The diagnosis of type 1 diabetes increases the risk by two- to threefold for comorbid mental health conditions, in particular depression, anxiety disorders, and eating disorders (51), as well as diabetes distress. Mental health disorders affect more than 80 million Americans and disrupt their ability to cope with activities of daily life. When psychiatric disorders are not treated in individuals without type 1 diabetes, the individual, family, and societal costs are staggering and include disability, unemployment, family dysfunction, homelessness, substance abuse, incarceration, and suicide (52). When mental health comorbidities of diabetes are not diagnosed and treated in individuals with type 1 diabetes, the financial cost to society and health care systems is even more catastrophic, and the individual and family suffering that results is even more severe (53).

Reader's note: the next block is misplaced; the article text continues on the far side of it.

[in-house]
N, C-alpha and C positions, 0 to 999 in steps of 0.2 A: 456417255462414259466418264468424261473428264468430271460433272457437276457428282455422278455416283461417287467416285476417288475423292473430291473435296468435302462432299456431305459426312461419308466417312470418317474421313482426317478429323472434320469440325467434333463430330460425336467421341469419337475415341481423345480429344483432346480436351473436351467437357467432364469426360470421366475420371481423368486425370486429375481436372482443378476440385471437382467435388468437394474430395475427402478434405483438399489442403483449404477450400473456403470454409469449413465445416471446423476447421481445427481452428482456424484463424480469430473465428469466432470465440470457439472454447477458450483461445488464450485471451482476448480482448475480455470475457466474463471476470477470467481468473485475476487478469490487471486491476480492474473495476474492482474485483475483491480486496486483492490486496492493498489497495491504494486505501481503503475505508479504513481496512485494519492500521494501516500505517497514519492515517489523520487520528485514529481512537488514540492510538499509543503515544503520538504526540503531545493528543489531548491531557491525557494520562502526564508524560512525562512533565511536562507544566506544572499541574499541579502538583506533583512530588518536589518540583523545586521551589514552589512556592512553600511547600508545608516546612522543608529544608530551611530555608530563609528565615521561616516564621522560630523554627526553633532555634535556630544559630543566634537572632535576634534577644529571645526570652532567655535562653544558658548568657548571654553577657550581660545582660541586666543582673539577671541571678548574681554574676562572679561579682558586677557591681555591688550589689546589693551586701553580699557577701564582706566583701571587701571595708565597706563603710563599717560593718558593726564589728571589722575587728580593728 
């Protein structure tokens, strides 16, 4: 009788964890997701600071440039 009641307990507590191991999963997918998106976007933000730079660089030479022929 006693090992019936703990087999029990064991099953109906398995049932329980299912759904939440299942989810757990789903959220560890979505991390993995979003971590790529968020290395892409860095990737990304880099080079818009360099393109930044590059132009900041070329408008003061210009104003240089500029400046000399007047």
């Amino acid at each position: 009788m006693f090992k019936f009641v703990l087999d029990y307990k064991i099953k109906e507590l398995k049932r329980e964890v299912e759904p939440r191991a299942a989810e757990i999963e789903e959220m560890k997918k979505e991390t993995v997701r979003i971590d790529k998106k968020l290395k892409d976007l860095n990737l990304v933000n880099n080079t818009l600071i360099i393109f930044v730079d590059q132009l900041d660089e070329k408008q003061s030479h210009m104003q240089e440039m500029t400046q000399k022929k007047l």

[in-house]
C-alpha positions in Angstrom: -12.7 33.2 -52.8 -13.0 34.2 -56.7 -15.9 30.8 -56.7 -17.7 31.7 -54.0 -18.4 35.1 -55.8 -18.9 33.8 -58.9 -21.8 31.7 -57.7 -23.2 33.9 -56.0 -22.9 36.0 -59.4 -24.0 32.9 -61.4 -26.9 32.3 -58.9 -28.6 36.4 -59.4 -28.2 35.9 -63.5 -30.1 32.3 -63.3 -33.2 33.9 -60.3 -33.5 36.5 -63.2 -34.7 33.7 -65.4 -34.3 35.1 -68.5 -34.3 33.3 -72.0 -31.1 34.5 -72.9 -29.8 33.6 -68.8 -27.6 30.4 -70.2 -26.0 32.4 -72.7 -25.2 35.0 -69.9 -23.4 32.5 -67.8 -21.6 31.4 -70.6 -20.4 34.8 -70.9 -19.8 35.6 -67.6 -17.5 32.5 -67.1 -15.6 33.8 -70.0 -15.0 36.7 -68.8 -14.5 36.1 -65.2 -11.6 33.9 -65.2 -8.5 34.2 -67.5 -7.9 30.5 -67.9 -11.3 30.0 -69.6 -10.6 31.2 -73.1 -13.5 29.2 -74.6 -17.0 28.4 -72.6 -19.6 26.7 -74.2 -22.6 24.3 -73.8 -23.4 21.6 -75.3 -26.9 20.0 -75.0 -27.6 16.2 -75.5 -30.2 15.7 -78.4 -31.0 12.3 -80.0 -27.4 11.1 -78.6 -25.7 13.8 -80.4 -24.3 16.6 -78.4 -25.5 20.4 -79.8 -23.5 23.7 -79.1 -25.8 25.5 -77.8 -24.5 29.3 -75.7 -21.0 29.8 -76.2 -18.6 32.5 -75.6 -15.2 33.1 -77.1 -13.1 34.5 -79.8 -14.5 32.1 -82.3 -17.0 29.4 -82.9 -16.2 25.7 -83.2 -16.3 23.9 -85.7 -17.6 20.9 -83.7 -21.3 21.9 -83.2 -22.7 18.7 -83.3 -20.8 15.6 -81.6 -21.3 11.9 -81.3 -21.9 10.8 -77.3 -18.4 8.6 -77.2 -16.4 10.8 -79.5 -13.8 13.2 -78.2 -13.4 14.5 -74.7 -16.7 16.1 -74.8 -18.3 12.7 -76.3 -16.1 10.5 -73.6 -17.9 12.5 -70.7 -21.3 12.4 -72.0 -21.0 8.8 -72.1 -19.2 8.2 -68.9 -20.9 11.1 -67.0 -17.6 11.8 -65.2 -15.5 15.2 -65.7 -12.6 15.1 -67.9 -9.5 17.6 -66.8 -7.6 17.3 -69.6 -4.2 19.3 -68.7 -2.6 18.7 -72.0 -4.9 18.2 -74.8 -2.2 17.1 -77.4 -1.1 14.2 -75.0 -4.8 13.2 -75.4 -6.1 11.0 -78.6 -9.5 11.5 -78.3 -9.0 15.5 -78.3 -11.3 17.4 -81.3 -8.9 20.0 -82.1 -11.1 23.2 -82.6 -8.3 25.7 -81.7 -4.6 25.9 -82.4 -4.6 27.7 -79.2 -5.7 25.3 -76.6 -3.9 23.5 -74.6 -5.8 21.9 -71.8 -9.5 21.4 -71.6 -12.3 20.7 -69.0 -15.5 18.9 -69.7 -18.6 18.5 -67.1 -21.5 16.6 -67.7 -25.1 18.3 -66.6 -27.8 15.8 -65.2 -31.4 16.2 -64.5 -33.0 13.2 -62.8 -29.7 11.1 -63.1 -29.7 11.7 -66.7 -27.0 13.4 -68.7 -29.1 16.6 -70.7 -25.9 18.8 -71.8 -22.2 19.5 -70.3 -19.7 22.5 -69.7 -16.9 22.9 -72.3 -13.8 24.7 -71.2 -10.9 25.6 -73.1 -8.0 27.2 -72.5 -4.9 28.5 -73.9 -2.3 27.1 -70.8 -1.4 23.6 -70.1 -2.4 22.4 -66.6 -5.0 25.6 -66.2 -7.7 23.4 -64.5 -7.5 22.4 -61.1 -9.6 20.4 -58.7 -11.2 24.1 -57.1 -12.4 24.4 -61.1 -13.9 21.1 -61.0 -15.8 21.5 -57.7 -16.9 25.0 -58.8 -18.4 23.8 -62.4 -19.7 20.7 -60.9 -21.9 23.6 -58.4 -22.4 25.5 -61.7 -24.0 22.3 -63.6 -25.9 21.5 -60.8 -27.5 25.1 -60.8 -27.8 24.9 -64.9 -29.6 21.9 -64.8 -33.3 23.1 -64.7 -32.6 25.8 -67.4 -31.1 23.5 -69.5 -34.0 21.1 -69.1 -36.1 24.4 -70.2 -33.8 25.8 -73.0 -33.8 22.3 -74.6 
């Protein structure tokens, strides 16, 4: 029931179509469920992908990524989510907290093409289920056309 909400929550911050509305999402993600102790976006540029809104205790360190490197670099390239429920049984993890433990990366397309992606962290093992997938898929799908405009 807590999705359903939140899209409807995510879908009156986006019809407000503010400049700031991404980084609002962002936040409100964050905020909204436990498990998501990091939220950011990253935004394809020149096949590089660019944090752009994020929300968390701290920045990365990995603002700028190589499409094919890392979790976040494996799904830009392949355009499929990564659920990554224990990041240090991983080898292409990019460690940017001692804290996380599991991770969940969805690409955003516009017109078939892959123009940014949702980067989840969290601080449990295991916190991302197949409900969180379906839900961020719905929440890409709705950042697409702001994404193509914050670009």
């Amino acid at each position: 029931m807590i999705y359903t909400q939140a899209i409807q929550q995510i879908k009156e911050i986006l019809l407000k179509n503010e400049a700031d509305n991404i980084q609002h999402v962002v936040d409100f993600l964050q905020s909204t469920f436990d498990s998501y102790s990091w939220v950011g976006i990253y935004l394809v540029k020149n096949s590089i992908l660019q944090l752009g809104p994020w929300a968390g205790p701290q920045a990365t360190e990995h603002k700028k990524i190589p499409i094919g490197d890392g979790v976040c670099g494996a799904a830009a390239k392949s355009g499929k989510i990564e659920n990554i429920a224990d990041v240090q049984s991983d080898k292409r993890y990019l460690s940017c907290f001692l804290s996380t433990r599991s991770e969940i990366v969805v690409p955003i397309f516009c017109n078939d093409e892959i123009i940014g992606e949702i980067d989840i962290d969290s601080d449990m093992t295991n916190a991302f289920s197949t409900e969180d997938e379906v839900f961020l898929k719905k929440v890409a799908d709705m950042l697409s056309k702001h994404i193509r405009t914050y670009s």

In summary, the data reviewed here provide support for a paradigm of care for people with type 1 diabetes and their families in which both medical care and mental health care are critical. However, widespread transition to an integrated model of diabetes care demands bold and sustained leadership for additional rigorous scientific research. This requires partnerships among consumer organizations, professional training and education programs, insurers, professional societies, hospitals, and funding agencies. The goal is to design, build, staff, and evaluate competing care models to determine the cost-effectiveness of integrated care and whether it promotes optimal health and quality of life outcomes for individuals and families living with type 1 diabetes.